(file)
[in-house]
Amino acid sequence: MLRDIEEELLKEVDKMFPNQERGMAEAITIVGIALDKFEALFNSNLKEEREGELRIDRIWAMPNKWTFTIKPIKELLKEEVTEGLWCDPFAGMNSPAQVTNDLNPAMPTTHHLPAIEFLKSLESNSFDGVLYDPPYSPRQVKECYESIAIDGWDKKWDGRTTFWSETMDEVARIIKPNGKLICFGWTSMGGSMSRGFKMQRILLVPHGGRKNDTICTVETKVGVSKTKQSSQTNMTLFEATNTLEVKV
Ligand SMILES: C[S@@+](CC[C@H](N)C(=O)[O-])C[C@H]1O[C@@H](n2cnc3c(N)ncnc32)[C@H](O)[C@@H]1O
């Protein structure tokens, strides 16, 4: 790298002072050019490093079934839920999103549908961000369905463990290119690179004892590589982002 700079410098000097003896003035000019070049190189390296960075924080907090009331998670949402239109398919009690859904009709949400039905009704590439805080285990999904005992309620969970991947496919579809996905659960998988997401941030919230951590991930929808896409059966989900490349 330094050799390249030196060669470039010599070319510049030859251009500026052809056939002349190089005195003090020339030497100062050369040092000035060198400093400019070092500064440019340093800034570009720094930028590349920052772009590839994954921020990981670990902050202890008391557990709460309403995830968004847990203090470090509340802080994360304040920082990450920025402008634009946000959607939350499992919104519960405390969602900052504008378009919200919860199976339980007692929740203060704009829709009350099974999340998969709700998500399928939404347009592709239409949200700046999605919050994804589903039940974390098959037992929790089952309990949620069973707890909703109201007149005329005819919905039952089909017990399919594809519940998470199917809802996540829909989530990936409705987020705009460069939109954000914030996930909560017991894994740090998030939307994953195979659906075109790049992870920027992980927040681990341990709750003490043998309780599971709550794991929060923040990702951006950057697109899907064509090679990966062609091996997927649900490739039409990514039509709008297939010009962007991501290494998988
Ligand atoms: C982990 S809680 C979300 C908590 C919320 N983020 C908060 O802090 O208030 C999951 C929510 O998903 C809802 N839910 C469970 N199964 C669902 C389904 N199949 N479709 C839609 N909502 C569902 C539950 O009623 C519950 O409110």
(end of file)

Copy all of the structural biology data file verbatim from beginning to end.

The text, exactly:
[in-house]
Amino acid sequence: MLRDIEEELLKEVDKMFPNQERGMAEAITIVGIALDKFEALFNSNLKEEREGELRIDRIWAMPNKWTFTIKPIKELLKEEVTEGLWCDPFAGMNSPAQVTNDLNPAMPTTHHLPAIEFLKSLESNSFDGVLYDPPYSPRQVKECYESIAIDGWDKKWDGRTTFWSETMDEVARIIKPNGKLICFGWTSMGGSMSRGFKMQRILLVPHGGRKNDTICTVETKVGVSKTKQSSQTNMTLFEATNTLEVKV
Ligand SMILES: C[S@@+](CC[C@H](N)C(=O)[O-])C[C@H]1O[C@@H](n2cnc3c(N)ncnc32)[C@H](O)[C@@H]1O
């Protein structure tokens, strides 16, 4: 790298002072050019490093079934839920999103549908961000369905463990290119690179004892590589982002 700079410098000097003896003035000019070049190189390296960075924080907090009331998670949402239109398919009690859904009709949400039905009704590439805080285990999904005992309620969970991947496919579809996905659960998988997401941030919230951590991930929808896409059966989900490349 330094050799390249030196060669470039010599070319510049030859251009500026052809056939002349190089005195003090020339030497100062050369040092000035060198400093400019070092500064440019340093800034570009720094930028590349920052772009590839994954921020990981670990902050202890008391557990709460309403995830968004847990203090470090509340802080994360304040920082990450920025402008634009946000959607939350499992919104519960405390969602900052504008378009919200919860199976339980007692929740203060704009829709009350099974999340998969709700998500399928939404347009592709239409949200700046999605919050994804589903039940974390098959037992929790089952309990949620069973707890909703109201007149005329005819919905039952089909017990399919594809519940998470199917809802996540829909989530990936409705987020705009460069939109954000914030996930909560017991894994740090998030939307994953195979659906075109790049992870920027992980927040681990341990709750003490043998309780599971709550794991929060923040990702951006950057697109899907064509090679990966062609091996997927649900490739039409990514039509709008297939010009962007991501290494998988
Ligand atoms: C982990 S809680 C979300 C908590 C919320 N983020 C908060 O802090 O208030 C999951 C929510 O998903 C809802 N839910 C469970 N199964 C669902 C389904 N199949 N479709 C839609 N909502 C569902 C539950 O009623 C519950 O409110």